February 19, 2010

Weekly Round-Up

  1. Smooth Away Spray ($19.95). A depilatory spray (from IdeaVillage). Pitch: "The fantastic new 'spray and wipe away' hair remover that's totally pain and mess free." www.SmoothAwaySpray.com
    Prediction: On the fence
    Hair removal is a strong DRTV category, and a similar product called Epil-Stop (from a company called Igia) was a hit a few years ago. However, two things concern me. One is using the Smooth Away name. My opinions on brand and line extensions will be familiar to my readers, and this particular brand doesn't have the best image (see here and here for examples). My other concern is this category at retail: It's crowded with established brands, and they have continued to innovate over the years. For example, Sally Hansen has this cool product you spray on and then shower off.
  2. Mama Wants Her Body Back ($9.99). A workout program for recently pregnant women (from Savvier, featuring fitness expert Lisa Druxman). Pitch: "Designed ... to specifically target and address the biological changes that occurred from pregnancy to reshape your body." www.MamaWants.com
    Prediction: Unlikely to succeed
    To qualify, my prediction is based on the likelihood of mass-market success. In that regard, the problem with this program is evident from the following sentence, which appears on the Website: "Whether you just had a baby or had a baby twenty years ago, this program is for you" (emphasis added). I think women in the latter category (a core buying group for DRTV) are unlikely to buy this product because of its positioning.
  3. HD Vision Computer Eyes ($14.99). Glasses you wear while working on your computer or playing video games (from IdeaVillage). Pitch: "Dramatically reduce glare and eye strain, so you can see better with amazing color and clarity." www.BuyComputerEyes.com
    Prediction: Unlikely to succeed
    A line extension too far. Unlike the last two, which defied the odds and became hits, I think this one poses too great of a social risk. Plus, the demographic most responsive to DRTV commercials doesn't typically spend the day staring at a computer monitor or playing video games.
  4. Shureka ($19.95). Clear shoeboxes that snap together. Pitch: "Lets you organize and see your shoes" for "triple the closet space in seconds." www.Shureka.com
    Prediction: Unlikely to succeed
    Once again: There's only room for one.
  5. Slender Lift ($19.95). A pair of straps that turn control-top pantyhose into shapewear. "Instantly drop one, two even three sizes, so you'll look inches thinner and pounds lighter." www.MySlenderLift.com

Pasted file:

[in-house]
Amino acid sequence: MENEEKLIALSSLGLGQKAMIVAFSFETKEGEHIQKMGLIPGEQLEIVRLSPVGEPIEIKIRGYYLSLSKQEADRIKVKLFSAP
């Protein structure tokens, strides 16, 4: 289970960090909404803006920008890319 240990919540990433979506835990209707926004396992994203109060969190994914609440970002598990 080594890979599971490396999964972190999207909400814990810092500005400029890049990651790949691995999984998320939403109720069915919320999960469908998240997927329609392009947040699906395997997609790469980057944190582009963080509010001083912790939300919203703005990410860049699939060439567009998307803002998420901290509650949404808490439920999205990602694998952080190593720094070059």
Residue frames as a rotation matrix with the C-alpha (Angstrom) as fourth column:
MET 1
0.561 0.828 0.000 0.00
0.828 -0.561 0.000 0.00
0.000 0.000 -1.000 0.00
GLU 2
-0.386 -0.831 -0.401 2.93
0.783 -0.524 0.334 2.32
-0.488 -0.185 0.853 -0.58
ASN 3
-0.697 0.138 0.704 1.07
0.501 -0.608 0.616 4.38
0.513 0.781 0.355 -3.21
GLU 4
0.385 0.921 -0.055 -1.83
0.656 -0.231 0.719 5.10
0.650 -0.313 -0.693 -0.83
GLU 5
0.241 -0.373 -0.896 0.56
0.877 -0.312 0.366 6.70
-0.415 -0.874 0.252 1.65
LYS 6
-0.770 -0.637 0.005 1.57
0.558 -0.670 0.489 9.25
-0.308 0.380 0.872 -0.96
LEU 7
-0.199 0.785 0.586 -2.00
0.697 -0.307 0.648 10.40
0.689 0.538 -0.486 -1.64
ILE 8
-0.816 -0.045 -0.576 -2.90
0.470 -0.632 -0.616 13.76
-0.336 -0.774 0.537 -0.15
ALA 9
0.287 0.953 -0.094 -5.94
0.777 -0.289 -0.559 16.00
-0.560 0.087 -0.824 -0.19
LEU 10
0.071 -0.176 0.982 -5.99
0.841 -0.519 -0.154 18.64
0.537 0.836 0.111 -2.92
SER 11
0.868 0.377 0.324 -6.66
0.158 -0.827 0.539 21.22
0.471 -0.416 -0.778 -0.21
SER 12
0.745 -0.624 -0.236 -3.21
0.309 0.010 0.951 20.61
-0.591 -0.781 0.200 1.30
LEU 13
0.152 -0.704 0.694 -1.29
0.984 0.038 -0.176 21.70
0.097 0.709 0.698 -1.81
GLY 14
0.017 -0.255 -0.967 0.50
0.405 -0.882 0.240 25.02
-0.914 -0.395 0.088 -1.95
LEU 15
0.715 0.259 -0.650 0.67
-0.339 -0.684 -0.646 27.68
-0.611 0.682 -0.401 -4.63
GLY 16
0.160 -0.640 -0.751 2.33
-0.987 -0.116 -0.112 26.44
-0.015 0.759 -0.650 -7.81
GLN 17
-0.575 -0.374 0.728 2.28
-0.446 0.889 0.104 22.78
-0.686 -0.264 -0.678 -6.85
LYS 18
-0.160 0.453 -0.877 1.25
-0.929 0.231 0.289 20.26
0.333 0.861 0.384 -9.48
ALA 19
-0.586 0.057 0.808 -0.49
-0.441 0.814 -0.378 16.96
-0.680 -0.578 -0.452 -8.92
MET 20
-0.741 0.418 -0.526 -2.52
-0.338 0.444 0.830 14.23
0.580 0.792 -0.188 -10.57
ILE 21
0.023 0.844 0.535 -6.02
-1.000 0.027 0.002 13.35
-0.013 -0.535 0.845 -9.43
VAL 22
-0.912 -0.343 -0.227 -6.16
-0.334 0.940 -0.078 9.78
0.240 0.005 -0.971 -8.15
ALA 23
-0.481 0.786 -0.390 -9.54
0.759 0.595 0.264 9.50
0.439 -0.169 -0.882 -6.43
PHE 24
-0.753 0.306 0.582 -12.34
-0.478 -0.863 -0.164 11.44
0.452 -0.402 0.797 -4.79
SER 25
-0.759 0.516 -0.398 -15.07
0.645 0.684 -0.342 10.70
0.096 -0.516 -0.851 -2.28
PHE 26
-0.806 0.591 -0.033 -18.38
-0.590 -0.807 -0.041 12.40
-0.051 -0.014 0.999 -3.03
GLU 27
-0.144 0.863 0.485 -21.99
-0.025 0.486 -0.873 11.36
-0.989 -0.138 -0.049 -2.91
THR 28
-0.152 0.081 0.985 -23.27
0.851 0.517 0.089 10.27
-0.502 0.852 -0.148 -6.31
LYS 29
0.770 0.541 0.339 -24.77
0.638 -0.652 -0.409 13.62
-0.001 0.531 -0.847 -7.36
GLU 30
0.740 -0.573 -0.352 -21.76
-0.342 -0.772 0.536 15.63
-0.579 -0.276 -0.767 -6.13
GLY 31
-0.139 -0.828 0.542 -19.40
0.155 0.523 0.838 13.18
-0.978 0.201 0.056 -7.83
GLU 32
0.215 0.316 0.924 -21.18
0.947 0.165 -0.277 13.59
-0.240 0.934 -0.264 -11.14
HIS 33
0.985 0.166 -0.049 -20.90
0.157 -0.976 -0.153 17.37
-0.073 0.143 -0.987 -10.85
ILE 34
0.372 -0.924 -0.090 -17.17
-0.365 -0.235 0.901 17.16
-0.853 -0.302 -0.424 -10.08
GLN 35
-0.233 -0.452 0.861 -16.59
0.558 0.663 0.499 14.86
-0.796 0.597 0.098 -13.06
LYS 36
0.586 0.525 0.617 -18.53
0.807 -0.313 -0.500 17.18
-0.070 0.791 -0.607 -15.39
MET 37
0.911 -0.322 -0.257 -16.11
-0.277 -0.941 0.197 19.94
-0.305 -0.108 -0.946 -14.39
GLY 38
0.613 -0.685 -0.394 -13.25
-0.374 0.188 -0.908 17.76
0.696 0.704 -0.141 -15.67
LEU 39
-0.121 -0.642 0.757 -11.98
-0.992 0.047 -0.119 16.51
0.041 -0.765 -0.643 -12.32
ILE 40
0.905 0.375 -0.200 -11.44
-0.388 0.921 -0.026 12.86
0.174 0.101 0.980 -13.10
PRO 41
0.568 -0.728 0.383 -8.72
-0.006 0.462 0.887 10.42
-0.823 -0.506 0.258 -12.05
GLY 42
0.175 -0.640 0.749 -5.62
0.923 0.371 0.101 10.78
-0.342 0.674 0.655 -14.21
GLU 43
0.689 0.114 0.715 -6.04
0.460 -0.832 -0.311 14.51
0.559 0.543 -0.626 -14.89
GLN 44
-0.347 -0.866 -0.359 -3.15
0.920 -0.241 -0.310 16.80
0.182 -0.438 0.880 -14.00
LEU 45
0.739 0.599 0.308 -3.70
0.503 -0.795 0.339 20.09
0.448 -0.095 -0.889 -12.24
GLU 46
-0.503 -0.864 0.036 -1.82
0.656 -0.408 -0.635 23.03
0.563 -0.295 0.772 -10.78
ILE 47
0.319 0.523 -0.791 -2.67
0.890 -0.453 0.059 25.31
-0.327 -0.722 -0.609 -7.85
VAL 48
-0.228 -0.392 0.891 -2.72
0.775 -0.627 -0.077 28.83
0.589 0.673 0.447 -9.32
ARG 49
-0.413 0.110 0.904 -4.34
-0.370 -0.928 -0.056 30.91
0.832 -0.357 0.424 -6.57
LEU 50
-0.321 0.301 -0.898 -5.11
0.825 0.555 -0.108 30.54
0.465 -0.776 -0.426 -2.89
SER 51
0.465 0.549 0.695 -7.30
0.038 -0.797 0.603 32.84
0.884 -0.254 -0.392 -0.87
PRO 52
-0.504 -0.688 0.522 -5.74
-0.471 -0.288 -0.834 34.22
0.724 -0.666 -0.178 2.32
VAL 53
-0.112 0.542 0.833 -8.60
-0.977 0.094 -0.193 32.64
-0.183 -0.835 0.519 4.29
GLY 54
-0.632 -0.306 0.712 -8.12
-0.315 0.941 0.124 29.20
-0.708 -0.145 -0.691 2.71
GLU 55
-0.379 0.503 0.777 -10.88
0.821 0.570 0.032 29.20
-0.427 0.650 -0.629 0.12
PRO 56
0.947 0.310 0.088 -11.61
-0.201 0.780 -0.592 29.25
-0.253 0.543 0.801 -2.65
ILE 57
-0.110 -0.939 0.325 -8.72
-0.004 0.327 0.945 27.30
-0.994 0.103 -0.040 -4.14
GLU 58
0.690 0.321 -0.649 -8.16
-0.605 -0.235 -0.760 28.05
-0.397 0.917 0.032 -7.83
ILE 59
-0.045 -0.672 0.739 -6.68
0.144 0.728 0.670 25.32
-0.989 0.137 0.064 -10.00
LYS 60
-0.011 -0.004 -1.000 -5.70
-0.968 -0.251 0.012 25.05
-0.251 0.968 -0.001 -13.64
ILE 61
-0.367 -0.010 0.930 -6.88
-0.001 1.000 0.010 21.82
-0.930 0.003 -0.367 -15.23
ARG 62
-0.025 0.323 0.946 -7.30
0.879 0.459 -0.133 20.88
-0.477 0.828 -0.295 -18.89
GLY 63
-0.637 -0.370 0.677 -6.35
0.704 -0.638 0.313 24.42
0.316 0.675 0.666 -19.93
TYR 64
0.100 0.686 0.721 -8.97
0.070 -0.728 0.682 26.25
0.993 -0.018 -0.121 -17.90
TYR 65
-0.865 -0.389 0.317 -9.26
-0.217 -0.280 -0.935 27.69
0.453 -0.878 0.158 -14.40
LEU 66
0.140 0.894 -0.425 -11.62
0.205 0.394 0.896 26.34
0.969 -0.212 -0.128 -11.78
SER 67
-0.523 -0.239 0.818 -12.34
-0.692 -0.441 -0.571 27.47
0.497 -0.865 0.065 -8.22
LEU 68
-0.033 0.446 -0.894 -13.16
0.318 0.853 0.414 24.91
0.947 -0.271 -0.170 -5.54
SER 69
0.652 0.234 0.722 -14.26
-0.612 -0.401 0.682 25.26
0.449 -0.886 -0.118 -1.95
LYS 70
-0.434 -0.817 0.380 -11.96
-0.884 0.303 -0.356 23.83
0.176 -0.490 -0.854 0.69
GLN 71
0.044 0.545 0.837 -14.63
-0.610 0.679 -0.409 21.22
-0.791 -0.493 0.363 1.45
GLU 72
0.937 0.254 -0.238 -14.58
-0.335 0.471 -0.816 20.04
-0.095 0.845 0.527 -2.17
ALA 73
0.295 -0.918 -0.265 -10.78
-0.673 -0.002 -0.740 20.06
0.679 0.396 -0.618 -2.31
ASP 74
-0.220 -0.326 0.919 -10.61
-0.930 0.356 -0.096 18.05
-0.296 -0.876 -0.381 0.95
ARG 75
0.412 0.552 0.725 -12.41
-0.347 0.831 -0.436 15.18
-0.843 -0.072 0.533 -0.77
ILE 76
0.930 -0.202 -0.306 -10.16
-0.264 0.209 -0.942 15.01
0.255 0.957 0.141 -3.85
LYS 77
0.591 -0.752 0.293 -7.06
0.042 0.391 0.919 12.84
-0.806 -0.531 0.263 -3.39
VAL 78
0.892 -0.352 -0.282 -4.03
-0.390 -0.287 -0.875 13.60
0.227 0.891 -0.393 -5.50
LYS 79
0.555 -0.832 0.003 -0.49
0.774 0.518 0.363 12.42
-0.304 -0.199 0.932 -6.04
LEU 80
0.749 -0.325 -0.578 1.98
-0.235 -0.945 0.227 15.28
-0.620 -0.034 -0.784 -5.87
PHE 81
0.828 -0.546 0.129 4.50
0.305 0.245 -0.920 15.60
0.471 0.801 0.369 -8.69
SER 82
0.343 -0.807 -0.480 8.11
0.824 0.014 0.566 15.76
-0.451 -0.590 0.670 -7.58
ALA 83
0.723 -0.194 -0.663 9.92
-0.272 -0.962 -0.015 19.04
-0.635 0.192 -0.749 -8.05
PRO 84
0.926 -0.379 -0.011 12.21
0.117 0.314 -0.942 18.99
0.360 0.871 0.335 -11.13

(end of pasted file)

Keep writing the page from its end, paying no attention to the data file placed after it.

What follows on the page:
Prediction: Bomb
    The best DRTV products replace make-shift solutions with well-designed products. This is trying to replace a well-designed product (shapewear) with a makeshift solution (straps).
  6. PediWow ($?). A manual device for removing calluses, dead skin and corns. Pitch: "The most innovative, safe and effective callus remover ever." www.PediWow.com
    Prediction: Bomb
    This is like Telebrands' Ped Egg -- except it looks like a pen without the ink cartridge, it's a lot more cumbersome to use, it doesn't have a removable compartment that collects dead skin   ... On second thought, it's nothing like Ped Egg.

February 17, 2010

SciMark Report from Feb. Response

In case you missed it, my latest "SciMark Report in print" is now available on ResponseMagazine.com (links to PDF).

Reviews include: EZ Smoker, Handy Dryer and Slim Ts.

February 02, 2010

Interview: Travis Gomez on the Credit Card Company Crackdown

Whenever I have questions about an area of the industry in which I am not an expert, I seek out the advice of certain people I regard as the "guru" of that area. Starting this year, I intend to expose my readers to these gurus via interviews whenever there is a important and timely topic that warrants it.

For example, when I recently heard a rumor that the major credit card companies were going to crack down on certain DRTV techniques, I turned to Travis Gomez from Cambridge Commerce to find out what was going on. Travis is my go-to guy for payment processing, and he was gracious enough to let me put his comments "on the record."

TSR: I’ve been hearing about a major crackdown by the credit card companies on "free trial" type offers, etc. Can you tell me more?

Travis: In my opinion, this year has started off with a major adjustment to the way merchant processors are evaluating and managing direct-response and Internet-marketing merchants. The focus is on merchants that sell products using free samples or trial-period offers with automatic, recurring billing. This practice is commonly referred to as a "Negative Option" billing and is most widely utilized for selling nutraceutical products such as colon cleansers, teeth whiteners and weight loss products, as well as financial programs like grants, debt relief, and ‘make money at home’ programs.

Urged on by written correspondence from Sen. Jay Rockefeller, D-W.Va., to crack down on cyber fraud, the card associations – Visa, MasterCard, Amex, and Discover – have begun to insist on policies aimed at broadening consumers’ right to know.

TSR: What sort of policies?